The challenge of fleshing out David’s character and decision-making into something believable but still in line with the Cyberpunk universe was an even bigger challenge since, when CDPR came to Trigger – known for PROMARE and Kill la Kill – to pitch Edgerunners, their Cyberpunk 2077 game was still unfinished. While the world of Cyberpunk had existed for quite a long time, the main characters for the anime were pretty much nonexistent. And that was an area where Trigger was given the most creative freedom.
“It was a big struggle but that was the part that we enjoyed the most about making Cyberpunk into an anime,” says Yoshinari. “Working on an adaptation, or on anything that has an original IP, is quite rare for our studio. And it was a first-time experience, at least for myself. The only thing that was clear was that the genre for the game was cyberpunk. And that genre is very nostalgic to both my and Imaishi’s age group.”
Both Imaishi and Yoshinari were born in 1971, at the start of the cyberpunk hype and, for all of Edgerunners’ modernized story features, there are plenty of callbacks to retro anime.
The view of Earth as Lucy takes David for a romantic evening walk on the moon (in virtual reality) reflect scenes from Kazuo Yamazaki’s Please Save My Earth (1994); Lucy staring out her window at the nighttime cityscape looks an awful lot like Major Motoko Kusanagi’s window reflection scenes from Ghost in the Shell (1995); motorbikes somewhat resemble those in Katsuhiro Otomo’s Akira (1989); wide open wastelands shown in the recesses of edgerunner veteran Maine’s memories look like the deserted U.S. plains in A Wind Named Amnesia (1990, also by Kazuo Yamazaki). And the cyberpunk gang dynamic has some Cyber City Oedo 808 (1990) flavors.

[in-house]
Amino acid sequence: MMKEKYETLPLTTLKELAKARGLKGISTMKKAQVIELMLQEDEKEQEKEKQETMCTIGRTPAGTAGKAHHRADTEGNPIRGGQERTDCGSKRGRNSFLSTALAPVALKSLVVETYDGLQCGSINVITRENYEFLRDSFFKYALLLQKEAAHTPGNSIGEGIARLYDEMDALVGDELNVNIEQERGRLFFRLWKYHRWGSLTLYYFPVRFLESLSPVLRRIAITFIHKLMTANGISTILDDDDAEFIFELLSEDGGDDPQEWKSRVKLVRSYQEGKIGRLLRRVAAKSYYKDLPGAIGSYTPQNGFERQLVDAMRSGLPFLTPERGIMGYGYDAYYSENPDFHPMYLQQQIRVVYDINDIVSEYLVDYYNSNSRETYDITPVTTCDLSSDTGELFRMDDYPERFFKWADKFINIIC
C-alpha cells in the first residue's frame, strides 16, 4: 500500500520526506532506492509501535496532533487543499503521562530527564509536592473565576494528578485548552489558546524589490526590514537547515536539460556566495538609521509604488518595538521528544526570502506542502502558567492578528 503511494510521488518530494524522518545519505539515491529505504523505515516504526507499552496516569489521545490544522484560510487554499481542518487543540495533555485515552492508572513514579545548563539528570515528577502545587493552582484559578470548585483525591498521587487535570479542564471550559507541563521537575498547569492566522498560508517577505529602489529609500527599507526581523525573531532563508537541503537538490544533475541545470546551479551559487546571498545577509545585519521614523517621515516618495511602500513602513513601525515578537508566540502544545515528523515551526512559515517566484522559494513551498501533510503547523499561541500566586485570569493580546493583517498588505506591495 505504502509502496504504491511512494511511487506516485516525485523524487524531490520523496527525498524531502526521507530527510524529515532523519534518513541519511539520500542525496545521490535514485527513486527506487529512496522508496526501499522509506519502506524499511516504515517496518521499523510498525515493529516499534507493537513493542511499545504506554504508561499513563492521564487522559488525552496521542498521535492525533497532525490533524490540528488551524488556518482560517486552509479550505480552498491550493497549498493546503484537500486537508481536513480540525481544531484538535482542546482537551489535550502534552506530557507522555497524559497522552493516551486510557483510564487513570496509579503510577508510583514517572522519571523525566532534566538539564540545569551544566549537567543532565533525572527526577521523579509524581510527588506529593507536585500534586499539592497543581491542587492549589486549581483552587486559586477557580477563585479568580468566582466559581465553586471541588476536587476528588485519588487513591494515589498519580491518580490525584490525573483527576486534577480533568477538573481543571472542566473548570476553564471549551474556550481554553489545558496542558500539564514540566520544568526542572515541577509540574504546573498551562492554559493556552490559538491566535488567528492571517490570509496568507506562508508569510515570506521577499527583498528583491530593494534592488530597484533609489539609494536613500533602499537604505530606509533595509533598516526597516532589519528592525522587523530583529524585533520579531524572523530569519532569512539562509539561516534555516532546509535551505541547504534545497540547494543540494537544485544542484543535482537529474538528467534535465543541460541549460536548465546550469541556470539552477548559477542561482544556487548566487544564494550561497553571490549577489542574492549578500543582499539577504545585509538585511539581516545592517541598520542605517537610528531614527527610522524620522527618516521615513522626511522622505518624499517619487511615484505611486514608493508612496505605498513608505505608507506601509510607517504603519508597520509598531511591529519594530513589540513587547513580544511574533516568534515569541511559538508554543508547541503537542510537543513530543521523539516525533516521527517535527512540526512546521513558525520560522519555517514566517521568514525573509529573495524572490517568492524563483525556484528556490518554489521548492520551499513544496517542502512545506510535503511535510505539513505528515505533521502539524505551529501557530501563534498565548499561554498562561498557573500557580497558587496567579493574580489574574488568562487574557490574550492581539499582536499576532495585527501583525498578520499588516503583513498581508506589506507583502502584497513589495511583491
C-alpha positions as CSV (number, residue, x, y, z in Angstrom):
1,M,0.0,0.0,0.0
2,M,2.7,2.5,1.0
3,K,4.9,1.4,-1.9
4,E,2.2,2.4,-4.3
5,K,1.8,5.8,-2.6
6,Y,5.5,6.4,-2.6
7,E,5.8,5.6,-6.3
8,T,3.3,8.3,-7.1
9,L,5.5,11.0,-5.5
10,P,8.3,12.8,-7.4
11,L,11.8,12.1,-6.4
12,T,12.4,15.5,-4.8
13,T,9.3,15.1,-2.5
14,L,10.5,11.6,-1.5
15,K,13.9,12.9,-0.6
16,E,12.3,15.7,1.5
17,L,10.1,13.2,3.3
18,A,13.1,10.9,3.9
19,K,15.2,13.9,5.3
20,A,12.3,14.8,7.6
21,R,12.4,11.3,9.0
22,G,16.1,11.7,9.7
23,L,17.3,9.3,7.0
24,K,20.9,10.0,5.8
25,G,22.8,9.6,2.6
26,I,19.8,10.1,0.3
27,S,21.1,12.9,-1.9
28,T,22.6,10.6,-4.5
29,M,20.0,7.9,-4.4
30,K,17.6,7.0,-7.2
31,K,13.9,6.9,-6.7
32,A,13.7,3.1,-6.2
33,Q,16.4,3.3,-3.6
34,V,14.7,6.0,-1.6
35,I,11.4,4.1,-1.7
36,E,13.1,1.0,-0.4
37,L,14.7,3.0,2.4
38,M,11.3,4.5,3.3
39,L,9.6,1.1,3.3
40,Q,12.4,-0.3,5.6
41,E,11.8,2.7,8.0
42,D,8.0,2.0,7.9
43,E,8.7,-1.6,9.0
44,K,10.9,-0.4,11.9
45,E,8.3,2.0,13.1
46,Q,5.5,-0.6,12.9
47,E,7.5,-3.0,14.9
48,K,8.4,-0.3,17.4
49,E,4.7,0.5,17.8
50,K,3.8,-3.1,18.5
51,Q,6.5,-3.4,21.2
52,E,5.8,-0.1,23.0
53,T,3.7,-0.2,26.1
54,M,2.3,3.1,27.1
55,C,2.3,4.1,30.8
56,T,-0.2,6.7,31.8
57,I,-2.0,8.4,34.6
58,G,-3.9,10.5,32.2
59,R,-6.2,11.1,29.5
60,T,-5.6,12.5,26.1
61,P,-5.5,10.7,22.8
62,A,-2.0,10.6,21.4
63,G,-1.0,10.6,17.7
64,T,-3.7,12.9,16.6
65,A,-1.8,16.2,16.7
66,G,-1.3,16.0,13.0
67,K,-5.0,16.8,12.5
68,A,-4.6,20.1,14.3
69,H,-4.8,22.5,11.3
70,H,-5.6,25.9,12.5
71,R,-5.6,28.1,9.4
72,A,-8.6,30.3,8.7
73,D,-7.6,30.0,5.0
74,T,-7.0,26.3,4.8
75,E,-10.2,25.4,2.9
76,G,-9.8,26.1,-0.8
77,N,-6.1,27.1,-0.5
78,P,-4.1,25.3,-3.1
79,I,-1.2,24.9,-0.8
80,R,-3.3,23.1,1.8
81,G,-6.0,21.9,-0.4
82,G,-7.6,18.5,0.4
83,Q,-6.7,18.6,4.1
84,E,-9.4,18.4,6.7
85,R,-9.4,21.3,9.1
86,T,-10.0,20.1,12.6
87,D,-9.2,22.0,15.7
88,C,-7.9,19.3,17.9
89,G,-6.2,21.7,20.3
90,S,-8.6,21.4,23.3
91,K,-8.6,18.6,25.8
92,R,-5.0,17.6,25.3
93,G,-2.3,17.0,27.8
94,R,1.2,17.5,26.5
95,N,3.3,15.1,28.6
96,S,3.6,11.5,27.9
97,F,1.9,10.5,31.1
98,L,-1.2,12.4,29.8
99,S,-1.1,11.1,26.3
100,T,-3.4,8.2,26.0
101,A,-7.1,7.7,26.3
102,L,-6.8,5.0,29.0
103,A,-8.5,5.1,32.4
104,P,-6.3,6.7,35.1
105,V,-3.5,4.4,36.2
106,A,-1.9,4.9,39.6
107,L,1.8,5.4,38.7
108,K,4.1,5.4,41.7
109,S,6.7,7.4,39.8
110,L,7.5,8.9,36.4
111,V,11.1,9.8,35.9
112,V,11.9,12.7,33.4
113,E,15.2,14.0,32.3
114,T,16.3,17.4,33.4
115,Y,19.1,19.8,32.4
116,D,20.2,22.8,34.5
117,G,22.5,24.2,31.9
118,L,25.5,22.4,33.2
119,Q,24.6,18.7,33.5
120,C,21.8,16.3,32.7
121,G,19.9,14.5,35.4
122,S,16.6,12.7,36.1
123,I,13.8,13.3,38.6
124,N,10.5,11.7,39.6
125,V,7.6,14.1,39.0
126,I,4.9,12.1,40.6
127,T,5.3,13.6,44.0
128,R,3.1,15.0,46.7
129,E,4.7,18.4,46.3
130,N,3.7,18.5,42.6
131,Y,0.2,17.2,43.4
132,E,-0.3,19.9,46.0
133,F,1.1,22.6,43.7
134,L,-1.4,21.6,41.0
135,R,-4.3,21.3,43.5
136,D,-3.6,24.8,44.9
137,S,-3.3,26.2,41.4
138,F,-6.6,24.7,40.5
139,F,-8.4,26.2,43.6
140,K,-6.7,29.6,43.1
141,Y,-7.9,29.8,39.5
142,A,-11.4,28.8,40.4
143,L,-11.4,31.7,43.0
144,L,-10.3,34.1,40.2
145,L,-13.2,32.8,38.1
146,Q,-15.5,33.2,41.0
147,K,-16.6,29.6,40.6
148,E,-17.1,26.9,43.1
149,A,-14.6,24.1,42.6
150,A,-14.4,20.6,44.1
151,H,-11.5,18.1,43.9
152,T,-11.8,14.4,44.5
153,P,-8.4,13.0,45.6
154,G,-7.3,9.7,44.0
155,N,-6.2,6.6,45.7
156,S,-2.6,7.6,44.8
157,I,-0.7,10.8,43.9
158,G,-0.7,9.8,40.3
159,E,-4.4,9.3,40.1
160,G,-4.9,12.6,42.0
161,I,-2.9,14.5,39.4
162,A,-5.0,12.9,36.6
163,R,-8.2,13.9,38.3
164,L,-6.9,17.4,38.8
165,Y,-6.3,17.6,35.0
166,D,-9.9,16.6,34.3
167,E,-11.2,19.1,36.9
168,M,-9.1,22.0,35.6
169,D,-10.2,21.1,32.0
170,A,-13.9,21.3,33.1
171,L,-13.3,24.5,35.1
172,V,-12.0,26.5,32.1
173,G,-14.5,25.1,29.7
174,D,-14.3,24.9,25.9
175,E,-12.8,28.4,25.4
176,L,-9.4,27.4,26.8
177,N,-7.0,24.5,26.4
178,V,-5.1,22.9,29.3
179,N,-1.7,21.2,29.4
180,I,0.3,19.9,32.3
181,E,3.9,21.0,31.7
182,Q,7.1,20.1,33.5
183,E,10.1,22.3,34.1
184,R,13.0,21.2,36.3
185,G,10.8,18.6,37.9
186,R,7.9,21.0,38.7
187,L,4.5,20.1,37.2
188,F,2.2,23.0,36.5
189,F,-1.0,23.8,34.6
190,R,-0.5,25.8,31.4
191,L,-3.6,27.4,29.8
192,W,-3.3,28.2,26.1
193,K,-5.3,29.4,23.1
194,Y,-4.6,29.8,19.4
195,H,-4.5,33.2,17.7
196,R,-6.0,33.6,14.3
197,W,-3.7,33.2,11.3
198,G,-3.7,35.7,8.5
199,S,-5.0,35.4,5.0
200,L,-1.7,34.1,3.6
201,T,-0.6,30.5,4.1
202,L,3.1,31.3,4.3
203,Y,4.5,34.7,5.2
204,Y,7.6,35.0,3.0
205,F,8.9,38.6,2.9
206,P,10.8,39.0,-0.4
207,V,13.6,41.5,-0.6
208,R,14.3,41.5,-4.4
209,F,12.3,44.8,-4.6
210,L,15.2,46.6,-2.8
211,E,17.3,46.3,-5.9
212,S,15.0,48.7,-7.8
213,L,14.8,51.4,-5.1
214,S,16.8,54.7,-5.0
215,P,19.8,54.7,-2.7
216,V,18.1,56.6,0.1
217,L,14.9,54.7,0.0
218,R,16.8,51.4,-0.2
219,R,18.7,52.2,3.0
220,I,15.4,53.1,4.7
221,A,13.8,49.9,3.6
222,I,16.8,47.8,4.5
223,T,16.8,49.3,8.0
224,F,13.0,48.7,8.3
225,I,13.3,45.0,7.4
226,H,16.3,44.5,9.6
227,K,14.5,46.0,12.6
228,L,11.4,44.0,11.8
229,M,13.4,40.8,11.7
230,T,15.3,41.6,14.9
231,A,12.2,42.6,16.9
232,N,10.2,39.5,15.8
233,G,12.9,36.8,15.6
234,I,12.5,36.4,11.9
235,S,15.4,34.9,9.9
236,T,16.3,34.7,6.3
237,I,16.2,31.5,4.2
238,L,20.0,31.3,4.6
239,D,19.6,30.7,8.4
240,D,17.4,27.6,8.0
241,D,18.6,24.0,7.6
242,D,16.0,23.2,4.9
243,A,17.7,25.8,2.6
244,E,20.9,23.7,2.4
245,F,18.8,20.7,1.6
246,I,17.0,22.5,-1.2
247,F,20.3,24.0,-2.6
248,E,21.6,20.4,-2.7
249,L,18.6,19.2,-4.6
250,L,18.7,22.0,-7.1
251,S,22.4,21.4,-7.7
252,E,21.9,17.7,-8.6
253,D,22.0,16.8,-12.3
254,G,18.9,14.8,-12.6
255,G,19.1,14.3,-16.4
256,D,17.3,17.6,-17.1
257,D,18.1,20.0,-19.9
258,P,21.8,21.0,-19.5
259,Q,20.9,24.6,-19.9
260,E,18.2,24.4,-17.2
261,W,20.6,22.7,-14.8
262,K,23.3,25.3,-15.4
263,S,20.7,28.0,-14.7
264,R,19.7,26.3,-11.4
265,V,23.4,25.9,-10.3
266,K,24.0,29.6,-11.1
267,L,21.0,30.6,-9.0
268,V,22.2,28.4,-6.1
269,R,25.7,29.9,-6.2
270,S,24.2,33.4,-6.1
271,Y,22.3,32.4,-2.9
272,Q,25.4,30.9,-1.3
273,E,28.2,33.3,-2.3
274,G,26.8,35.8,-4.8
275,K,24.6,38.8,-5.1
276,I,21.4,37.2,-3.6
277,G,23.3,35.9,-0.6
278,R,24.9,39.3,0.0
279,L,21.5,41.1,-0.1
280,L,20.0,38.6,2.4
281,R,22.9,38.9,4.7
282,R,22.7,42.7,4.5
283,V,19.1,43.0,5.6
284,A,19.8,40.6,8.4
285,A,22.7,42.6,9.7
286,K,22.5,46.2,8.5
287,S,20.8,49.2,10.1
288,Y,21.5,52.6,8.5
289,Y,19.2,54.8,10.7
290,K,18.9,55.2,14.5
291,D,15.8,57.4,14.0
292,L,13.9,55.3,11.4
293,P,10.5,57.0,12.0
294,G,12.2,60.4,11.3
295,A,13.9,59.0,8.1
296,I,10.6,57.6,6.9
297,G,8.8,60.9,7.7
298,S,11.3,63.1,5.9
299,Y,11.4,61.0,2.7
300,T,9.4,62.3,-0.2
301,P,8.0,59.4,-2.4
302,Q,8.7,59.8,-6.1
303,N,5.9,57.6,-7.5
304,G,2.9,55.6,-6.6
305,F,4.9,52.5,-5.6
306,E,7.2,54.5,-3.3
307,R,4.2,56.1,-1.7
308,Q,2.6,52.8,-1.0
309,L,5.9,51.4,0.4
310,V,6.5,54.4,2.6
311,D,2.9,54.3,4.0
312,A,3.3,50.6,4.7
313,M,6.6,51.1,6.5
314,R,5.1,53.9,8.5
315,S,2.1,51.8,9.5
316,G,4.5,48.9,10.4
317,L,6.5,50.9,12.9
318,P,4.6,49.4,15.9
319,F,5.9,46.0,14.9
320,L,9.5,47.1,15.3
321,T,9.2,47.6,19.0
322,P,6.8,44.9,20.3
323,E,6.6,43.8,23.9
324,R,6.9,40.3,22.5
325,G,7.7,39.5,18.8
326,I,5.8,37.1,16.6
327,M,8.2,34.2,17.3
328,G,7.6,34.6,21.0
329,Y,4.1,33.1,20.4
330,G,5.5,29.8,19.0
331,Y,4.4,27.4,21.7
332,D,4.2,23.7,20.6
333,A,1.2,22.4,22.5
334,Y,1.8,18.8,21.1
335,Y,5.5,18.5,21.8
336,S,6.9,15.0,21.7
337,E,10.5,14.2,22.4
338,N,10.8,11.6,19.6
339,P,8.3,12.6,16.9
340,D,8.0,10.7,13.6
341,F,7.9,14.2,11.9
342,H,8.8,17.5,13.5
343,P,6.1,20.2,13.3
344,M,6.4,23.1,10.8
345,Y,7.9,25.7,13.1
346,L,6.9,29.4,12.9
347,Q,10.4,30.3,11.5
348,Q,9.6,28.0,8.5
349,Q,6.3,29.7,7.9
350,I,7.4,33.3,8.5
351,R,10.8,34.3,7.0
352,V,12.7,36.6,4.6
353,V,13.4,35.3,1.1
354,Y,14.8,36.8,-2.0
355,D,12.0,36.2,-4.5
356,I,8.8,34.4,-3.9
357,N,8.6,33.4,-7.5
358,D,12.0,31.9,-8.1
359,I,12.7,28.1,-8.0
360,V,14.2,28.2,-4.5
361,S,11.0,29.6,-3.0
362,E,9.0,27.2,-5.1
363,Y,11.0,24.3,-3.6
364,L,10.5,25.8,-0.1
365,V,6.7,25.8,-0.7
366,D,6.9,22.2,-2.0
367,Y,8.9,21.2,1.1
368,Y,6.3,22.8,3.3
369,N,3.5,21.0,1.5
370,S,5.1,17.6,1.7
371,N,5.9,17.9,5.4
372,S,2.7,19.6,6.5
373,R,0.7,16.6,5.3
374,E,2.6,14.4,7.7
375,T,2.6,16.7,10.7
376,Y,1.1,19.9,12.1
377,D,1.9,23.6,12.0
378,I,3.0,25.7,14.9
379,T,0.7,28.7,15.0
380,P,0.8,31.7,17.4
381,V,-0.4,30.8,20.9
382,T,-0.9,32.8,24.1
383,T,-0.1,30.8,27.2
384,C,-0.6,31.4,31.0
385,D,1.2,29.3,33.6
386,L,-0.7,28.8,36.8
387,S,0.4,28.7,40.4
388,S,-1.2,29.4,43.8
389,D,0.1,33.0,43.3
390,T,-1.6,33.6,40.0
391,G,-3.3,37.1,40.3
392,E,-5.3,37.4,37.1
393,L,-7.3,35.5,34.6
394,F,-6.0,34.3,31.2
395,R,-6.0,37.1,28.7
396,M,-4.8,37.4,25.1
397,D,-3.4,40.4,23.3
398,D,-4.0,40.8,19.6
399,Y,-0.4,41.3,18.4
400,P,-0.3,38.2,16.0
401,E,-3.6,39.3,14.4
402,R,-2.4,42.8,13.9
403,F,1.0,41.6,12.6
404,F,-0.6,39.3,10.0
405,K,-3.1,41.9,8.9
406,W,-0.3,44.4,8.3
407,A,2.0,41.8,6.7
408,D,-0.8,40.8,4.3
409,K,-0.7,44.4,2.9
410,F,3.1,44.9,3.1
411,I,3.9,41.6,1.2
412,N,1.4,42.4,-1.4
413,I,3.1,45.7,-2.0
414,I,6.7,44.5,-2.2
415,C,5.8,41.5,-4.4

But perhaps the most unique throwback feature in Edgerunners is the bullet-time animation sequences, shown when David activates his Sandevistan; a piece of machinery installed into his back that will slow down time to a certain percentage, on command, for a set duration. David uses this tech at first to get the upper hand on one of the kids at school who mercilessly berates him and his mother but, eventually, the young edgerunner begins using it in his mercenary work, avoiding being shot, stealing chipware, and capturing targets.
In the anime, Trigger created sequences that show each frame of David’s movement, with varying shades of color for each frame of motion. It’s a pretty trippy visual, not only in David’s action sequences, but also in times of characters experiencing hysterical Cyberpsychosis.
“Replicating that in animation, making movement appear really slow, it's a lot of work,” says Imaishi. “So, our method was to spread out all the frames that would have gone into that particular animation, brake it down, and fill in the gaps. Normally, the previous frames in a lightning-fast sequence would just disappear from the screen and you wouldn’t have to see it. But, with Cyberpunk: Edgerunners, we took those sequences and showcased each frame with a lot of care.”
Yoshinari adds, “And this is a style that actually existed in Japanese anime from older days. So, it's nothing that’s artistically new, it's just a style that's associated with very retro anime. We dusted it off and brought it back to modern animation. I think that it worked out really well.”
Old gaming graphics were also inspirations for the “deep-dive” scenes, where the characters in the Cyberpunk world surf the networks by hooking themselves up to the web through connections installed in the back of their heads – a bit like The Matrix.